The Vicar of Dibley star James Fleet reveals his new habit – playing an abbot in BBC comedy pilot Monks (BBC1, Tuesday, May 13)…

What can you tell us about new comedy Monks?
“It’s a terribly funny comedy about a bunch of misfits in a modern-day monastery. I play The Abbot, who’s clearly got a past involving girlfriends! Newest recruit Gary, played by comedian Seann Walsh, is hiding out at the monastery. He doesn’t really fit in, but does have hilarious adventures!”

What attracted you to the part of The Abbot?
“It’s a great part, as I get to sit at a desk and be sarcastic. I didn’t have to do slapstick or get wet  – or anything like that!

You’re probably best known for sweet-but-dim Hugh Horton in The Vicar of Dibley, but have you ever played anything like this before?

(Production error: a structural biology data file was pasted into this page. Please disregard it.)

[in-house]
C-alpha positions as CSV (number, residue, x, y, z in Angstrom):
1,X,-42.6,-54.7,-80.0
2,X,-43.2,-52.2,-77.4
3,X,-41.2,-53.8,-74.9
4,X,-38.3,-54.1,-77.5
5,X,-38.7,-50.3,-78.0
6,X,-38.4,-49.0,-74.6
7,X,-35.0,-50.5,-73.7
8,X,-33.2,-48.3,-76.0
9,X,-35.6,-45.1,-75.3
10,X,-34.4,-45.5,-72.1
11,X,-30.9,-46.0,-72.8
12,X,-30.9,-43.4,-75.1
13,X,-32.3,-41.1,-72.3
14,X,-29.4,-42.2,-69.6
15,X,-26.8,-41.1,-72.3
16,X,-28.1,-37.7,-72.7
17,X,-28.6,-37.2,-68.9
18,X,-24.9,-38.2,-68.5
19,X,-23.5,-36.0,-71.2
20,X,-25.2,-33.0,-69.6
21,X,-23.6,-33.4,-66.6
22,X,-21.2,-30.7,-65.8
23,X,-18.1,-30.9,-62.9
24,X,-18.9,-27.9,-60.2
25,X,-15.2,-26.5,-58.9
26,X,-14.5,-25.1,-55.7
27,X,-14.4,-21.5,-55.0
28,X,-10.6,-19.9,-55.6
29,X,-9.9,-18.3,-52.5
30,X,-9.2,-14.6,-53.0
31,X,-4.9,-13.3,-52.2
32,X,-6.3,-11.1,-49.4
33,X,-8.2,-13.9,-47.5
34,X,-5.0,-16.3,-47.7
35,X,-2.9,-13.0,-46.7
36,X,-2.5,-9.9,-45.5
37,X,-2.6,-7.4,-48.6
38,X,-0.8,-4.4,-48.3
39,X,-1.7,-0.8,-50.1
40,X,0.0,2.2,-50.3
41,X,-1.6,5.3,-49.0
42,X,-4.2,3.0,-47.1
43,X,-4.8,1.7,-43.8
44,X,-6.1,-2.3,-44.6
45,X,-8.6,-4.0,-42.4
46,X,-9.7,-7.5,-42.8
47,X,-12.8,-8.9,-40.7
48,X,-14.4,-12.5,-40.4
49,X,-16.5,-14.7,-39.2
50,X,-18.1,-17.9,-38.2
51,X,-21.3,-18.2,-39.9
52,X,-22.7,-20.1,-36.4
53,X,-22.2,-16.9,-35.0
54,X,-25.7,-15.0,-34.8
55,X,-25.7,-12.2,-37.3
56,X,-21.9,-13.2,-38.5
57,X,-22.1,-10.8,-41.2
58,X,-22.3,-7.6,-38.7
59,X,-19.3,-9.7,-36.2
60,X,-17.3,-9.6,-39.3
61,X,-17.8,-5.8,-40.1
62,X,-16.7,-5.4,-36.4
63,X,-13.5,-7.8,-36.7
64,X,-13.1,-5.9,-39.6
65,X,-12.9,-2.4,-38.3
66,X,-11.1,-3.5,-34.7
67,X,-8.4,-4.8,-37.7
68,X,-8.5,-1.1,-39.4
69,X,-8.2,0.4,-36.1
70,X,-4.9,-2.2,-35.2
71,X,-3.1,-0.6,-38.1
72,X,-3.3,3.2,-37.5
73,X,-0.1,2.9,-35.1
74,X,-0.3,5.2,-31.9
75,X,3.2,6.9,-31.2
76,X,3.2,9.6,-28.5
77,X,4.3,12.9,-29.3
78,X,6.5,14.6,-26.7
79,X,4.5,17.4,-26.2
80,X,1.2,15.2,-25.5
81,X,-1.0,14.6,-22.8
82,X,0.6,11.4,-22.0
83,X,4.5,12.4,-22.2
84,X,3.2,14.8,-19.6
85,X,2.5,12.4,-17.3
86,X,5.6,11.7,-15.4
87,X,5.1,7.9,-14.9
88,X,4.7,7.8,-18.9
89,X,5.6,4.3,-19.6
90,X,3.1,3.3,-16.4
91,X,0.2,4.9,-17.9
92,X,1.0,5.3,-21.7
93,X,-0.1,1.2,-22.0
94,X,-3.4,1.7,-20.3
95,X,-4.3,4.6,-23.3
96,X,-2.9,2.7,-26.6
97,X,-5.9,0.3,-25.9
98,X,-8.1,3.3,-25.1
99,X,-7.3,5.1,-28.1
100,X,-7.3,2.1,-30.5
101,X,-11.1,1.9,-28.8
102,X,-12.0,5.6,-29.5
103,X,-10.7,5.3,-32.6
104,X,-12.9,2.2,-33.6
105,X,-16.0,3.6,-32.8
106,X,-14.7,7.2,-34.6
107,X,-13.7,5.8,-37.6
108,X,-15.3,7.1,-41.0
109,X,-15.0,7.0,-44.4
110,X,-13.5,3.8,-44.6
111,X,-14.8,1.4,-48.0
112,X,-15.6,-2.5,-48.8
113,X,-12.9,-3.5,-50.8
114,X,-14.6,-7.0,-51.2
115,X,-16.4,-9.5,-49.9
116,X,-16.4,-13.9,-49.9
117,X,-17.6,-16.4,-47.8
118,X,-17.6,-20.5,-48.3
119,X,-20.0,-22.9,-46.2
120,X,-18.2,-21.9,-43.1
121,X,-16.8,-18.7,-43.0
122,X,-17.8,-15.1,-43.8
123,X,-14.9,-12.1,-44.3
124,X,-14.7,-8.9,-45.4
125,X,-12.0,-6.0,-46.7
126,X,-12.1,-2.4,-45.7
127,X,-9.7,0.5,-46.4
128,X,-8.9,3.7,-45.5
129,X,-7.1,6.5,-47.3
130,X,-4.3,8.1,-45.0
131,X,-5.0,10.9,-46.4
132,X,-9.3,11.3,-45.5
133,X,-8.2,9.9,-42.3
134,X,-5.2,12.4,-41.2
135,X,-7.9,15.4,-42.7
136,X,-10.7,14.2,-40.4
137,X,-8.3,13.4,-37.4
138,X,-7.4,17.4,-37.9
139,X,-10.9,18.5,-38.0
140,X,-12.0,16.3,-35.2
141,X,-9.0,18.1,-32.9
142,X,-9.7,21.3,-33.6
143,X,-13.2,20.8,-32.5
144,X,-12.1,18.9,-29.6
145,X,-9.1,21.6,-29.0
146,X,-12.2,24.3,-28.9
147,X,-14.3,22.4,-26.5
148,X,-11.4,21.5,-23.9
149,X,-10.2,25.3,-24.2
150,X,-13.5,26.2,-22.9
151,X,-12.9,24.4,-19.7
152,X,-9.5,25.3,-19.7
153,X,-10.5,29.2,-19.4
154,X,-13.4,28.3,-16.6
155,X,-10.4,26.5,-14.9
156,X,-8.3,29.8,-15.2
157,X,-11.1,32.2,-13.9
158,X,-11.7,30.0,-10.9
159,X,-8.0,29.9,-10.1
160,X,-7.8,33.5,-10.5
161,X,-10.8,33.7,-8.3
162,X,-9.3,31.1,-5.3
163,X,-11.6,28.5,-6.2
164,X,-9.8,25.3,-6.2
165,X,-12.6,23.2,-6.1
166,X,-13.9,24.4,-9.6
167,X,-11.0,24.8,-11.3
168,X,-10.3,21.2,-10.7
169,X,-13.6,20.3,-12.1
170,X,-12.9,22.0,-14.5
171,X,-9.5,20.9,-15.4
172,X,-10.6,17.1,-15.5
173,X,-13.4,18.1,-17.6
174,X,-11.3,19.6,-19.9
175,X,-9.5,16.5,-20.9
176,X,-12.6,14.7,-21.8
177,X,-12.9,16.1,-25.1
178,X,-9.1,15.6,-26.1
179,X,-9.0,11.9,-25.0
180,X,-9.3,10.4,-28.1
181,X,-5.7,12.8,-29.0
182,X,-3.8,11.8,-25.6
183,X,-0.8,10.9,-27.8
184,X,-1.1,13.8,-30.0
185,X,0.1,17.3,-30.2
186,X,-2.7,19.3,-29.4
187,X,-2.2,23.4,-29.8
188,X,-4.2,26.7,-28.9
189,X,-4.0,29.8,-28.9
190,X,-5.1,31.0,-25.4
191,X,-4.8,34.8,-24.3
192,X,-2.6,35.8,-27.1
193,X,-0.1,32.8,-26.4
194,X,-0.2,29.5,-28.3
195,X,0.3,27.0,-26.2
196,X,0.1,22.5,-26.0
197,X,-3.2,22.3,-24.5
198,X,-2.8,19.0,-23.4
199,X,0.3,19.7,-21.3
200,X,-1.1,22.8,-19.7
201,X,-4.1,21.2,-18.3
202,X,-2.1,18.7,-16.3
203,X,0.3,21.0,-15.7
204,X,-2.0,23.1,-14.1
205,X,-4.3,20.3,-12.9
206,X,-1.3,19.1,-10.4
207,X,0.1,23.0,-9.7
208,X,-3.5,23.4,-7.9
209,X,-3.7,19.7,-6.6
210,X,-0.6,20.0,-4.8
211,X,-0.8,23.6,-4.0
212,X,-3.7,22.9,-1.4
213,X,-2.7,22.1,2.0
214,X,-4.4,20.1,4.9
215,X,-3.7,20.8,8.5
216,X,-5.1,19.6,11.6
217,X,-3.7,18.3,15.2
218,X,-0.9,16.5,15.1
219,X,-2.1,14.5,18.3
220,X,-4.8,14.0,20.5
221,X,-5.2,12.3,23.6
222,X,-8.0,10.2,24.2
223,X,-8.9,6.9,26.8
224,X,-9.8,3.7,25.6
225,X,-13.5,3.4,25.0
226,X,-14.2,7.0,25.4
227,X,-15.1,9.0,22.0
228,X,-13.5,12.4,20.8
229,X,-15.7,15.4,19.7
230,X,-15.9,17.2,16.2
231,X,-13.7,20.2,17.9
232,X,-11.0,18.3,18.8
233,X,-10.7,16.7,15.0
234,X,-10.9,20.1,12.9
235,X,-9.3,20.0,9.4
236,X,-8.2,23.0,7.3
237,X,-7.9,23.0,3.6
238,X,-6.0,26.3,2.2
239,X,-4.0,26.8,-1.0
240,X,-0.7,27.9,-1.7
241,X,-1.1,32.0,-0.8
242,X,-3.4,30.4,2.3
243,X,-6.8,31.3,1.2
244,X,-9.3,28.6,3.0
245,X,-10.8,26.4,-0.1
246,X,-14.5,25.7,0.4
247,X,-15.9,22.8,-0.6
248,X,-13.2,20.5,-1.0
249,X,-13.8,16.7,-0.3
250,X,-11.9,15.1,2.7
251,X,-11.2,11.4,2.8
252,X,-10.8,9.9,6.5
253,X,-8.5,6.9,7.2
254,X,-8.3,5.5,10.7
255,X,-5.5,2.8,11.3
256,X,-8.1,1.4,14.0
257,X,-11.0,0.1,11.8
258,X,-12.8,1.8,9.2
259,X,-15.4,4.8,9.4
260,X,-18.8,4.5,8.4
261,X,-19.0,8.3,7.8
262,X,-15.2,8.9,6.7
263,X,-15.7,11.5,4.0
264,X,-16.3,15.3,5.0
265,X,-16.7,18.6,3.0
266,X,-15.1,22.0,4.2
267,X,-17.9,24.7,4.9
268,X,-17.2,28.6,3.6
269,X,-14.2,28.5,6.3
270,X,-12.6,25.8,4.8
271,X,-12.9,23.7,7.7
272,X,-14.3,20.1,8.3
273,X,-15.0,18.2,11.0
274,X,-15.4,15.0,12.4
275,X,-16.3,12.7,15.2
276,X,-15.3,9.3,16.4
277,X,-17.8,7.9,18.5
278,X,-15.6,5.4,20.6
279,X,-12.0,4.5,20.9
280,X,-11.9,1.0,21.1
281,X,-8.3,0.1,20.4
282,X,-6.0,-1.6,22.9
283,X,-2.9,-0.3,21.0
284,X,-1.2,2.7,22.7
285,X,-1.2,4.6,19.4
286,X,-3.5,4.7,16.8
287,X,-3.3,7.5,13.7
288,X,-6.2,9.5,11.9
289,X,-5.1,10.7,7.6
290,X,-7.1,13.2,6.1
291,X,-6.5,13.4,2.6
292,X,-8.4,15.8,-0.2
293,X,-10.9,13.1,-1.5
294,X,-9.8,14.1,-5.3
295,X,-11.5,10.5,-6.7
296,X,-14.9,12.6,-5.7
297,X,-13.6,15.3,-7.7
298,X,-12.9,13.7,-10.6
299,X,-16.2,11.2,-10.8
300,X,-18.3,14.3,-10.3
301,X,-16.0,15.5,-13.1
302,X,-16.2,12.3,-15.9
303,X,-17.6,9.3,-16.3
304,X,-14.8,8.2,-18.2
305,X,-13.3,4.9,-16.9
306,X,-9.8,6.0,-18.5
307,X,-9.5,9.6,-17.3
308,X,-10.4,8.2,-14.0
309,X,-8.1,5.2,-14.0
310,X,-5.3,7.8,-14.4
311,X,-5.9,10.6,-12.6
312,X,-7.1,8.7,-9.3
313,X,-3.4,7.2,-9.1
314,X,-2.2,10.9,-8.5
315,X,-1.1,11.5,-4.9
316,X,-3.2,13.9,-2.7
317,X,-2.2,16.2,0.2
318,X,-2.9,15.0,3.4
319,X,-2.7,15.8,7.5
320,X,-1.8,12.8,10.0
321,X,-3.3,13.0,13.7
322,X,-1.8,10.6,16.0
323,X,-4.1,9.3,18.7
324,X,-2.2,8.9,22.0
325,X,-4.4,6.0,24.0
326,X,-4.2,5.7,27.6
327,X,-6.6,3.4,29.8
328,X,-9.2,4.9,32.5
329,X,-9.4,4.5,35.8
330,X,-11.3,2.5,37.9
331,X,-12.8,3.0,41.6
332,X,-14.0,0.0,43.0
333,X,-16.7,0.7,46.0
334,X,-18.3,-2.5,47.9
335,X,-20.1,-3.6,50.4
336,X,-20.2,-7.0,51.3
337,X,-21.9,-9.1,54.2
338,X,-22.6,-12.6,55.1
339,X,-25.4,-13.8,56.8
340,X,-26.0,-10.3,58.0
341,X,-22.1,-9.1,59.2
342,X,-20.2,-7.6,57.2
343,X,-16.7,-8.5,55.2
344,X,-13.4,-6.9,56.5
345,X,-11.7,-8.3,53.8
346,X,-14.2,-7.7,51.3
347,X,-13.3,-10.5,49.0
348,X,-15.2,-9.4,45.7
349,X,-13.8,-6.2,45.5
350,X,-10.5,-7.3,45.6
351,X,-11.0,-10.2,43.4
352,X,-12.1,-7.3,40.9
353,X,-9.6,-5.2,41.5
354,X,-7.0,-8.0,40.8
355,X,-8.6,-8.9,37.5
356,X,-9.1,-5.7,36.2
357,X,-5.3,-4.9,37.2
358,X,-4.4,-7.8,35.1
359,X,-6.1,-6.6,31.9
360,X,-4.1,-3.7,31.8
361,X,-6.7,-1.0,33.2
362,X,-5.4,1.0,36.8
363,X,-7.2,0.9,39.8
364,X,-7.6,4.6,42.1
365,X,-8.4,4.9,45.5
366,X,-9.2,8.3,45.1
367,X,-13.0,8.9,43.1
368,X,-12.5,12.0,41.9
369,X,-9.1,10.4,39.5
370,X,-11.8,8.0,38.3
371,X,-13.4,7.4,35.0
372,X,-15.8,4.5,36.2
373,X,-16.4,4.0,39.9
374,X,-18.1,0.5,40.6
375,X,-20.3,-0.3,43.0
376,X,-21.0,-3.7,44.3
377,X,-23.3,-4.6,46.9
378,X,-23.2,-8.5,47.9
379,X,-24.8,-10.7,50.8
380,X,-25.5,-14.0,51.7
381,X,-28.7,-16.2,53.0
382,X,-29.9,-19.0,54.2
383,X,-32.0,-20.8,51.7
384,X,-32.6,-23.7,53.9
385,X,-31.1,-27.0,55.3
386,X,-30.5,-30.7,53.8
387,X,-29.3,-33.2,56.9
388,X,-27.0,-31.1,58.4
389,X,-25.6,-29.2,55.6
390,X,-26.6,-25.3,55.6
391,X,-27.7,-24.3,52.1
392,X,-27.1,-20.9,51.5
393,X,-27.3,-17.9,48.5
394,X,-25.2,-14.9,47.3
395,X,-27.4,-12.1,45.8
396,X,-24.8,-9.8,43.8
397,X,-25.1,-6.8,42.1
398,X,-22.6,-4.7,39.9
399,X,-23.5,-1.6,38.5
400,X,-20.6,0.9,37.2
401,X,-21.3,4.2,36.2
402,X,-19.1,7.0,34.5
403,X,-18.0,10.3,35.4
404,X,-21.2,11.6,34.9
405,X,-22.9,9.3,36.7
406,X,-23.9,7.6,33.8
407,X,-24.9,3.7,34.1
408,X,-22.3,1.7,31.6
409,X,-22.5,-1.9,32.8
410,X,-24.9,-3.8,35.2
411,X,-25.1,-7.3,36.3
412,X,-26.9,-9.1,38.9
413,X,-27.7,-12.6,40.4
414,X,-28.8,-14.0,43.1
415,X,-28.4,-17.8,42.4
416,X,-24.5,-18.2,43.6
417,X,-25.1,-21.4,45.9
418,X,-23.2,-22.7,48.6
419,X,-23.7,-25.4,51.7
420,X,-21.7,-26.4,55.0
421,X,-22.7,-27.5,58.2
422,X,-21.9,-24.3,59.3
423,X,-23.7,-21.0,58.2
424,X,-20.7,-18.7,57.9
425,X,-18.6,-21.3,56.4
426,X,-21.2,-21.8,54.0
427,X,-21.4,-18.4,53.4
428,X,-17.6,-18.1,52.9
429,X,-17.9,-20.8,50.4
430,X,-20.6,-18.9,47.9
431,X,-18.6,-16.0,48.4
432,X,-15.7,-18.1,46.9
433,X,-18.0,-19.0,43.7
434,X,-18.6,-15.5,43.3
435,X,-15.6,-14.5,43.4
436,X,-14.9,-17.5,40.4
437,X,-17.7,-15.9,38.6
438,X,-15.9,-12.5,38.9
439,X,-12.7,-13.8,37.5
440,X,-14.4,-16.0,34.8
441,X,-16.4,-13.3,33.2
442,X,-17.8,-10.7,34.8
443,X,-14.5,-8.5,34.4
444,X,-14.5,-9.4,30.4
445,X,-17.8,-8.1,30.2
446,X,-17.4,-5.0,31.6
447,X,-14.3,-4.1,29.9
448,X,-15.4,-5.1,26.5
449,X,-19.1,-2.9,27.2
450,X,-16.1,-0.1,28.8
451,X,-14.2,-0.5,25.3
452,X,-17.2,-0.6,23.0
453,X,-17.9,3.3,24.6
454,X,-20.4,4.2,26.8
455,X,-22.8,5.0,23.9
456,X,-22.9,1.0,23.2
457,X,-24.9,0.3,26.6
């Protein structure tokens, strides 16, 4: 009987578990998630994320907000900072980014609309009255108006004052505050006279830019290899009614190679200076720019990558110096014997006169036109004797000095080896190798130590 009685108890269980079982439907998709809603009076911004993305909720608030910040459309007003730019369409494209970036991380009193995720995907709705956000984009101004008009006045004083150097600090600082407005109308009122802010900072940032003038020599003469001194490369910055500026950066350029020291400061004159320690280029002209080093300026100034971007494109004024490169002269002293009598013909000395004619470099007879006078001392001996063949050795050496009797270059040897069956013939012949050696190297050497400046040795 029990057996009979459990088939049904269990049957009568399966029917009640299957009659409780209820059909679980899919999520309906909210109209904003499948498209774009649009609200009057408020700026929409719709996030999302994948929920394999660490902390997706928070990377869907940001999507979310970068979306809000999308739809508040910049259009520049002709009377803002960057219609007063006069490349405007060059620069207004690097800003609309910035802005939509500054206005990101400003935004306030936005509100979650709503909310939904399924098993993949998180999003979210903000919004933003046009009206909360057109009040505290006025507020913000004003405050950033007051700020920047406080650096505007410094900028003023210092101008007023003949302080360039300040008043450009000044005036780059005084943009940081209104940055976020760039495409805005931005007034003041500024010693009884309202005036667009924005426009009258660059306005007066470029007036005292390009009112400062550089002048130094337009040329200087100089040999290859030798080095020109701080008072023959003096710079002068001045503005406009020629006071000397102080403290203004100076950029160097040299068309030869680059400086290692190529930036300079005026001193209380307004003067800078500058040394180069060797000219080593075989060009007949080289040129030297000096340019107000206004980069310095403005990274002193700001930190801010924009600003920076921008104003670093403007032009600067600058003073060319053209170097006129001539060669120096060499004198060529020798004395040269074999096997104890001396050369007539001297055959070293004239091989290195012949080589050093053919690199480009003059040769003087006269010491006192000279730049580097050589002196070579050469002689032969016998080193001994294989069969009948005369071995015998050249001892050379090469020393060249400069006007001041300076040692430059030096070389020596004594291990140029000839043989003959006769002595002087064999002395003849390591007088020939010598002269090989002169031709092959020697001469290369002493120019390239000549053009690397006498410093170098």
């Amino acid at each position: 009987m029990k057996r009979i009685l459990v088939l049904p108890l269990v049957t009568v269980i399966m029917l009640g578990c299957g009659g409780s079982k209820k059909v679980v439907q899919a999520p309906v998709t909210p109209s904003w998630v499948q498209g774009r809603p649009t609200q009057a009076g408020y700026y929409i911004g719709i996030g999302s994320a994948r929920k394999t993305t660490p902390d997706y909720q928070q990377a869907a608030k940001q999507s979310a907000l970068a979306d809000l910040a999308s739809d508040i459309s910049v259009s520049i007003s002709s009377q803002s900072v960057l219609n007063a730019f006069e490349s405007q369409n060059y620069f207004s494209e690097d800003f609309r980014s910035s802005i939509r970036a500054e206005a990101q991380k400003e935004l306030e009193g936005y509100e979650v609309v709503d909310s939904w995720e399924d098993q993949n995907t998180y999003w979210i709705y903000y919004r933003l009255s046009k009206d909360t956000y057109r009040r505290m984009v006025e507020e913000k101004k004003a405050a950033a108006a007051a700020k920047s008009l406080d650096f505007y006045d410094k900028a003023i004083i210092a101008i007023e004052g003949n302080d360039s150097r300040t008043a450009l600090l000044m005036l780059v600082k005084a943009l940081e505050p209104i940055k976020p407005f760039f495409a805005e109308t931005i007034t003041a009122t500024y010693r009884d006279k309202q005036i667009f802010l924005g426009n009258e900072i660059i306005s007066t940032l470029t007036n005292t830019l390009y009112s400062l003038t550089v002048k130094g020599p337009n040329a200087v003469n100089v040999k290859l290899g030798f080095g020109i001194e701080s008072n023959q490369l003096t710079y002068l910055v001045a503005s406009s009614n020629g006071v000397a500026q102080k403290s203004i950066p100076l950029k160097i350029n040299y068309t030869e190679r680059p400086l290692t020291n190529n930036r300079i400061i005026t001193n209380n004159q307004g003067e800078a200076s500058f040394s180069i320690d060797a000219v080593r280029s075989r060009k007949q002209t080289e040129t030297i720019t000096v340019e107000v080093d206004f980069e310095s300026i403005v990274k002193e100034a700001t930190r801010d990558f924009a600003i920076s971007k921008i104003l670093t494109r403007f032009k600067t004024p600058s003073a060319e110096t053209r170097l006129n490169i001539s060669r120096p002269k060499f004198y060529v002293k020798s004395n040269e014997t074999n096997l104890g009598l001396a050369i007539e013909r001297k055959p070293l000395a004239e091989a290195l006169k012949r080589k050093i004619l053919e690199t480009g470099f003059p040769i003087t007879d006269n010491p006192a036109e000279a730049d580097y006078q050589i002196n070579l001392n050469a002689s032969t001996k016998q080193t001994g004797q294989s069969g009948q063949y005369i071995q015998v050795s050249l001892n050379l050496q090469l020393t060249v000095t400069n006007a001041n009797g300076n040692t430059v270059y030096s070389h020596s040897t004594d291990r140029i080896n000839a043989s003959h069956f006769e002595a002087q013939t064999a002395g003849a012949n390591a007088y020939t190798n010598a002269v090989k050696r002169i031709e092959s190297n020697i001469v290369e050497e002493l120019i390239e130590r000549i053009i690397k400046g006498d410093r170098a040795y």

“I played a monk about 30 years ago at the RSC, but this is an abbot – so that’s new! The main thing about playing anyone in historical costume is the lack of pockets. You’ve nowhere to put your glasses! Fortunately in Monks I’ve got lots of desk drawers.”

Is it an interesting set?
“It’s a lovely set. They reconstructed the Vatican around the back. You see me have a telephone call with a cardinal [played by Angus Deayton].”

The other monks include Mark Heap as angry Brother Francis and recovering alcoholic Brother Bernard (Justin Edwards). Why have they chosen the religious life?
“They’ve all escaped various problems and found themselves in this failing monastery, struggling to survive in the present day. They’re a bunch of deadbeats really!”

Would you be interested in making a full series if Monks was commissioned?
“We’re gagging to do a series because we had such a laugh making this. Viewing figures are very important, so please all watch it!”